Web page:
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Rainbows in Alabama photo

I can't think about my daddy without thinking about fishing. He loved fishing. He'd take me and my brothers out to this huge blue lake in the North Alabama mountains. Ancient pines grew all around it, shaking their scent into the breeze.

We'd stand on the shore and my feet would sink two inches into the dark black mud, and we'd put little red beads on the fishing line, right above the hook because it looked like salmon roe. Daddy had heard somewhere that doing that would catch you a big one.

Most of the time we only pulled in little trash fish. Bony fan-bodied things that shook the water off their tails like a happy dog. But one time we finally found the perfect spot. We spent all day throwing those little red beads off the shoreline, and we pulled in six huge rainbow trout that had probably been stocked there from some hatchery in Tennessee. Boy were they beautiful. Streaks of pastel pink running down their sides, covered in little black specks; constellations shimmering in an iridescent pine-green sky.

We put them in an igloo cooler we kept in the truck along with some lakewater to keep them fresh, and they kept knocking on the plastic sides of it the whole way home. The knot in my stomach grew bigger and bigger as I thought about how we'd lay them on the plywood workbench in the garage and hack their heads clean off.

We had this spring-fed pond that backed up to our property. I used to go poking around some blackberry bushes that grew there looking for buried treasure. One time I found an old rusted out pot and a plastic spatula. When my daddy went in to put the fishing junk away and get the workbench ready for the slaughter, I hauled that igloo cooler down to that pond and dumped everything right in.

By the time I got back to the truck with the empty cooler daddy was already yelling for me. When I told him what I'd done I saw lightning flash across his face.

"Six fine fish in that dirty pond! They're gonna die there anyway!" he told me. "They're gonna suffocate on all that mud." And I believed him. He slammed the trailer door so hard it cracked the linoleum around the threshold.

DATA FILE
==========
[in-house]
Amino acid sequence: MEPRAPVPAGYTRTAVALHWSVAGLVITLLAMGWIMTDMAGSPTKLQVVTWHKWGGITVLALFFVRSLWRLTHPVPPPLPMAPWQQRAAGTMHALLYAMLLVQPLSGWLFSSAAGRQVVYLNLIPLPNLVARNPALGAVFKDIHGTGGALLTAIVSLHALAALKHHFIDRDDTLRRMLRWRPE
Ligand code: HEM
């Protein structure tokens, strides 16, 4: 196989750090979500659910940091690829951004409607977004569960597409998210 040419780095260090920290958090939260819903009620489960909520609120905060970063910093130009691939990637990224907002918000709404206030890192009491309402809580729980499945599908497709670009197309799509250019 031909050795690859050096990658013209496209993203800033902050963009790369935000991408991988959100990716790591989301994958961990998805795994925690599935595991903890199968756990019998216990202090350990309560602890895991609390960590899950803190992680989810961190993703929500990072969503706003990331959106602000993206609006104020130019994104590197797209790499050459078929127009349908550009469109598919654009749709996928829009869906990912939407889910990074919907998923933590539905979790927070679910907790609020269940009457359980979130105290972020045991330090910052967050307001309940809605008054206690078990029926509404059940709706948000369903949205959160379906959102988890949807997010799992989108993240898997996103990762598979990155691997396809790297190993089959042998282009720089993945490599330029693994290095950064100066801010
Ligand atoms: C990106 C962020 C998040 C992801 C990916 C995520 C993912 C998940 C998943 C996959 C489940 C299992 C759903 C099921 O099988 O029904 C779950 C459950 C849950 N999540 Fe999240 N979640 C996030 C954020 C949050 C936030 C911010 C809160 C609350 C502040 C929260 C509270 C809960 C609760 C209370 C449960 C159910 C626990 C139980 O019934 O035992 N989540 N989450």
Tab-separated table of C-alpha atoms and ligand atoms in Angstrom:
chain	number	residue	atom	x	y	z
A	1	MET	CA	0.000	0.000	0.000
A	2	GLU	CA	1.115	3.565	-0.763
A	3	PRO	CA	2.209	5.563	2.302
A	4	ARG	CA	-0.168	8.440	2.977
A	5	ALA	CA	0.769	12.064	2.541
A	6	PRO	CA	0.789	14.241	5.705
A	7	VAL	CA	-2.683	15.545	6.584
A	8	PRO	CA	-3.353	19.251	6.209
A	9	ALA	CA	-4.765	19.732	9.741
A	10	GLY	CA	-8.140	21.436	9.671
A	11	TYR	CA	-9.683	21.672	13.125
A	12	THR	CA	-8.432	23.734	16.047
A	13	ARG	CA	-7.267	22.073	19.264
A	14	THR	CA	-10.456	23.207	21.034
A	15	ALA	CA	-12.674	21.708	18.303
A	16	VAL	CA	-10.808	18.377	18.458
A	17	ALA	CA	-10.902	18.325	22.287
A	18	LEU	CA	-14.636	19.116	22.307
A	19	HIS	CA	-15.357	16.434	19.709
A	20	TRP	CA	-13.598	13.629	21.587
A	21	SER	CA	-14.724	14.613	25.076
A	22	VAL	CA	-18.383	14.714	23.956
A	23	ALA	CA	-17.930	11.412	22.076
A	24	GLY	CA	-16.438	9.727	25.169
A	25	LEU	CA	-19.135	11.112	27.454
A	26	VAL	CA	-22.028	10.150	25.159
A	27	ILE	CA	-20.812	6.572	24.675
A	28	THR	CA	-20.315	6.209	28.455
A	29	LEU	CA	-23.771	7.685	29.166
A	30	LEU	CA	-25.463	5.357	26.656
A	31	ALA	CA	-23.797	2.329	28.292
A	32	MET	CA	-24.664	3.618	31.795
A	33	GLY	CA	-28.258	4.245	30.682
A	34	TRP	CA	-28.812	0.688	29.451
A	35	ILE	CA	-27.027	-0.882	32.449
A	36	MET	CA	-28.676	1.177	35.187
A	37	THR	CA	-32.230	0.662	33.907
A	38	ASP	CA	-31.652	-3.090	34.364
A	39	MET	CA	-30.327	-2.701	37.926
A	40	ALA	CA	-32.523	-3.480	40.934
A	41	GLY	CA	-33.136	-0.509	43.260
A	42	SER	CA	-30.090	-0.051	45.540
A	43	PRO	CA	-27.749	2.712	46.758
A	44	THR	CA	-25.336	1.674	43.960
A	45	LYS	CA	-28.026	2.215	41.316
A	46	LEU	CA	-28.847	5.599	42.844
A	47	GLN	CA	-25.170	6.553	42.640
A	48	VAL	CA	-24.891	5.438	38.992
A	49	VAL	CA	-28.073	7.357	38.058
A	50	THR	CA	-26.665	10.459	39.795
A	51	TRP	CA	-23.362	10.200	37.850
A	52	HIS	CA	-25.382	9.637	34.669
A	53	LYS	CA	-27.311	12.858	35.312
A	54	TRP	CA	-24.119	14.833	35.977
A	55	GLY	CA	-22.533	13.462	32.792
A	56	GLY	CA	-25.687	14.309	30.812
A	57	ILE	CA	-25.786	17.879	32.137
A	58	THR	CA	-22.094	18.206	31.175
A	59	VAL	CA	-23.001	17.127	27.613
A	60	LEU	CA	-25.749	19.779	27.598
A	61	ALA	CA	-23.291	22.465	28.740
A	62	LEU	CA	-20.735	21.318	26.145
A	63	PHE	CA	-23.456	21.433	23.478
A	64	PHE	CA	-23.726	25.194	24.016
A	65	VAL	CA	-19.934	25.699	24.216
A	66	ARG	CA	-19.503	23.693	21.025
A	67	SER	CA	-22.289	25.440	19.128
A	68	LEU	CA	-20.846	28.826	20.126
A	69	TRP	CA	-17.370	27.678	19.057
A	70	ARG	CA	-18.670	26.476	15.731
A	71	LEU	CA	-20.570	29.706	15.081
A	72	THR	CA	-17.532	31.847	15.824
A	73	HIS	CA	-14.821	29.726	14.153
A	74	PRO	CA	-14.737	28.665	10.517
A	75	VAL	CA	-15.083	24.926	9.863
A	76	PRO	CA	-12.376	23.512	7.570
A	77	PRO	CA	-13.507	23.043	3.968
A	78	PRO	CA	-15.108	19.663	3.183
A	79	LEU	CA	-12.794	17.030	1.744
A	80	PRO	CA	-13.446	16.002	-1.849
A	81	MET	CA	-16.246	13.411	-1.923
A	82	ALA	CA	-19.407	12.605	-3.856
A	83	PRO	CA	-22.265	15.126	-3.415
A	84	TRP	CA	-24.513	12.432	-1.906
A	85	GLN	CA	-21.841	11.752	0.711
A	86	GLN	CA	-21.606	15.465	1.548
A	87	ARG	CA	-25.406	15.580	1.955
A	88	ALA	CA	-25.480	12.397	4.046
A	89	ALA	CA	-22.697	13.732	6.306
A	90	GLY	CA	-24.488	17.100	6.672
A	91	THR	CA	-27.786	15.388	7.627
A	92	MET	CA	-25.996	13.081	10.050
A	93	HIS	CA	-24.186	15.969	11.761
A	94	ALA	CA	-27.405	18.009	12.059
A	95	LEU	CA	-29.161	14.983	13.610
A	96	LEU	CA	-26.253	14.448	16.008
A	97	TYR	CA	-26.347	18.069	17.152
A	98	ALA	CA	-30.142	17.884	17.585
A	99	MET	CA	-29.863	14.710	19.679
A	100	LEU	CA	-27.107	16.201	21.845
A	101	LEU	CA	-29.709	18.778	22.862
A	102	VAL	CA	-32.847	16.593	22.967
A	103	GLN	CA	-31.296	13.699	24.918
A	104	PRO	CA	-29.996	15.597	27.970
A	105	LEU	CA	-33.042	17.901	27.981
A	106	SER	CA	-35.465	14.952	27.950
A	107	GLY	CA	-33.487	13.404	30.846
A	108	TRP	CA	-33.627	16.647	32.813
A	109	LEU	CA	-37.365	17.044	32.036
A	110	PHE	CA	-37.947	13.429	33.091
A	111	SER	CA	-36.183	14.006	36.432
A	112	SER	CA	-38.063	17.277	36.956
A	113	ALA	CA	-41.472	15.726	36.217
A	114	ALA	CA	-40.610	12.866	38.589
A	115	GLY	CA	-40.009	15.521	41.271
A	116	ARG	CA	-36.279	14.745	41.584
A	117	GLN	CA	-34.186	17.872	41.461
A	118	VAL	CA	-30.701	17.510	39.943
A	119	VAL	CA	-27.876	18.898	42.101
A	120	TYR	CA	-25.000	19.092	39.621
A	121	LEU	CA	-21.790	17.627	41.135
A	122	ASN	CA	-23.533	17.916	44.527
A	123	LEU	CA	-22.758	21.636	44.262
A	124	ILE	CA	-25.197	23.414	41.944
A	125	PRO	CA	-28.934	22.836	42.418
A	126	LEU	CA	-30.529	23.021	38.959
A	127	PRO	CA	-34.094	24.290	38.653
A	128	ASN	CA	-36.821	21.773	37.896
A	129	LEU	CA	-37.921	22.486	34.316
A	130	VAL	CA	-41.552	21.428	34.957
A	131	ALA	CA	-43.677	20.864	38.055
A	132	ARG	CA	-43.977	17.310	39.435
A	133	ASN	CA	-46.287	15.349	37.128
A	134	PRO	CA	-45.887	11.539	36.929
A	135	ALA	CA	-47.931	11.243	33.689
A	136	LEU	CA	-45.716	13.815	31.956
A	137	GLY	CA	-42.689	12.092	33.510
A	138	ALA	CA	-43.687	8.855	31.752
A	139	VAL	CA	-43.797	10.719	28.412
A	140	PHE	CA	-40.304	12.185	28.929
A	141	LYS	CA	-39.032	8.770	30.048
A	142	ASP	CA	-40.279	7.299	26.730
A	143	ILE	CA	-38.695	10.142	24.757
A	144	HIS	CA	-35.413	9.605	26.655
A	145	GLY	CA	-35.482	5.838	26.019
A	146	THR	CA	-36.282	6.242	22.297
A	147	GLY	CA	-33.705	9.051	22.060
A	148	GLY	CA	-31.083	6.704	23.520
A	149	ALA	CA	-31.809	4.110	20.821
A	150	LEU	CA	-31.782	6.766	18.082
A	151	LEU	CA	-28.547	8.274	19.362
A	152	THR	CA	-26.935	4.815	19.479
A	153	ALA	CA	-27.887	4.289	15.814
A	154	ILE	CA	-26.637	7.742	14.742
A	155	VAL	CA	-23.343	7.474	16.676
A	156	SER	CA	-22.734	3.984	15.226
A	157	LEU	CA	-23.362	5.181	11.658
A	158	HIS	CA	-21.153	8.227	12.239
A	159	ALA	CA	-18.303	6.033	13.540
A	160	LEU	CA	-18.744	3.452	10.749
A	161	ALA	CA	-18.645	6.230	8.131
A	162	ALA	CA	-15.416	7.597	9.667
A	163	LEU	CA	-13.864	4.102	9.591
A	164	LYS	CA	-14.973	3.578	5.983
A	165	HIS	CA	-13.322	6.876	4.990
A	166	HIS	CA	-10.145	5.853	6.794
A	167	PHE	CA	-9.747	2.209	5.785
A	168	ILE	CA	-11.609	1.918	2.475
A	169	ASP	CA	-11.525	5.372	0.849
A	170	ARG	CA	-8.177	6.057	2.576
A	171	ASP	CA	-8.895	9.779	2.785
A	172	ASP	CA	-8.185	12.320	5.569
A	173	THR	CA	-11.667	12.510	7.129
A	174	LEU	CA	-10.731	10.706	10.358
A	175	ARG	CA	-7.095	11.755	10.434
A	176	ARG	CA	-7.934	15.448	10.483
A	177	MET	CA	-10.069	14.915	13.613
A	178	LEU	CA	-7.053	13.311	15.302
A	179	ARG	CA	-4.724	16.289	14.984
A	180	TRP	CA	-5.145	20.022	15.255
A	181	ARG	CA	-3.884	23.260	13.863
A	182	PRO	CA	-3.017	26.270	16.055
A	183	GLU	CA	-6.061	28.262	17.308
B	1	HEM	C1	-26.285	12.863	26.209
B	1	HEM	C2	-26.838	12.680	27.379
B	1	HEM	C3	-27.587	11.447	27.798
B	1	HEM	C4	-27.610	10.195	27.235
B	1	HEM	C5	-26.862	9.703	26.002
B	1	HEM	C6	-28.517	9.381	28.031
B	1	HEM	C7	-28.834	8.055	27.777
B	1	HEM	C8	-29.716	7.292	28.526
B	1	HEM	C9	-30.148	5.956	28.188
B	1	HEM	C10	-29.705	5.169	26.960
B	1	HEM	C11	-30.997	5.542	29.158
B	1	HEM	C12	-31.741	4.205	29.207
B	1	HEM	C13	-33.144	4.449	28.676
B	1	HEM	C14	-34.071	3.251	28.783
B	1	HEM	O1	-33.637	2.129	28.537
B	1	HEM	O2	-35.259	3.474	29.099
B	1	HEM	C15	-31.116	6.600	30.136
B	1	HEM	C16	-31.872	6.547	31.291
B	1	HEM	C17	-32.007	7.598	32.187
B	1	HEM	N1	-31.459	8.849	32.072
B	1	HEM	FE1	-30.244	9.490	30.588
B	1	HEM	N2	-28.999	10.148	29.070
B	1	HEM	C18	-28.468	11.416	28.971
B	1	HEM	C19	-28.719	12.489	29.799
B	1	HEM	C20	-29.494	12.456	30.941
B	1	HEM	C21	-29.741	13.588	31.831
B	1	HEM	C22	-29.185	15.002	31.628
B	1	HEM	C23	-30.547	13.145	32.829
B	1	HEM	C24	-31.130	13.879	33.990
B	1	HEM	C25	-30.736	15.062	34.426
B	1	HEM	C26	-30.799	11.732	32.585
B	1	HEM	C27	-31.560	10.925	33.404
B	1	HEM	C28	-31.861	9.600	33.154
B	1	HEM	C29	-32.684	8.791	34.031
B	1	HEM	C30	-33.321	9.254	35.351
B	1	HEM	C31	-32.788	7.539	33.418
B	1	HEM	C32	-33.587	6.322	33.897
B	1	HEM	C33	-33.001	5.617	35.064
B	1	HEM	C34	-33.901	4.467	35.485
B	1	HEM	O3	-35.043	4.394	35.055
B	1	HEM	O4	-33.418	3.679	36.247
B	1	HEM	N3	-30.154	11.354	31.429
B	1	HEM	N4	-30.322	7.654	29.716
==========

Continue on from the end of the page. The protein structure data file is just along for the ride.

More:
I rode into town with daddy shortly after the cooler thing. We had to pick up mineral blocks for the cows since winter was coming on. I sat in the truck holding my breath, trying to imagine what suffocation was like  when I heard daddy talking to his buddies about me.

He was full of fire and disappointment. They all looked at me like I wasn’t right; hands on their heads, squinting real hard like they couldn’t believe their eyes. I stopped going into town with daddy after that.

He never took me fishing again. When he and my brothers would go out to the lake I'd go down to the pond and eat those blackberries and talk to my rainbows.

I started high school the next year and tried out for the football team, but I was only 110 pounds and all them big boys ran over me like I was made of paper. I lasted two weeks and then I gave daddy the form to sign that said I was quitting. He wrote his name in the empty block without even looking up at me. I turned in my helmet and my shoulder pads and the coach told me “quitters don’t get nowhere in life” like he was doing me a favor.

When it came time to pick a college I chose the one that was as far away from home as I could imagine. I’d dream about the big city tucked into the mountains, and the bridges, and the steel like I dreamed of those rainbows.

I expected the big city to be salvation but it turned out to be hellfire with more traffic. I spent six years reading novels that were supposed to mean something and got two degrees that said I could write a story.  Nobody there cared about the fact that I was a wimp, but they all wanted to tell me what my voice should be. Apparently, if you say y’all or  ain’t as a modern American writer then you’re expected to write a lot about small towns dying or people dying or relationships dying and live-oak trees and spanish moss.

I got a gig managing a grocery store produce section that I had worked in since sophomore year of college. I stopped calling daddy every week because I got tired of him telling me I’m gonna die without Jesus.  I traded in my pearl snap shirts for polos and white sneakers that squeak on the tile.  I wrote my stories in the little laminate wood office where I sign for oranges every week.

This morning I went back to the old place for the first time in a decade. I saw the white headstone and the big block letters that read "Floyd Moore Jr. 1958-2019". I saw the engraving of a fishing pole and basket.

Daddy had died of a heart attack a month ago. My older brother told me in an email. He sprawled out on the kitchen tile and that was it. They had his funeral at the baptist church and they buried him next to a cypress tree with knees that reached right out into that murky pondwater.

I sat down by the pond and ran my hands across the surface like I used to when I was a kid. Right before I went to leave I caught sight of one black eye staring up at me from under the water and this great speckled fish turned to show me the streaks of pink running down its side before lighting out for cooler water. 


image: Aaron Burch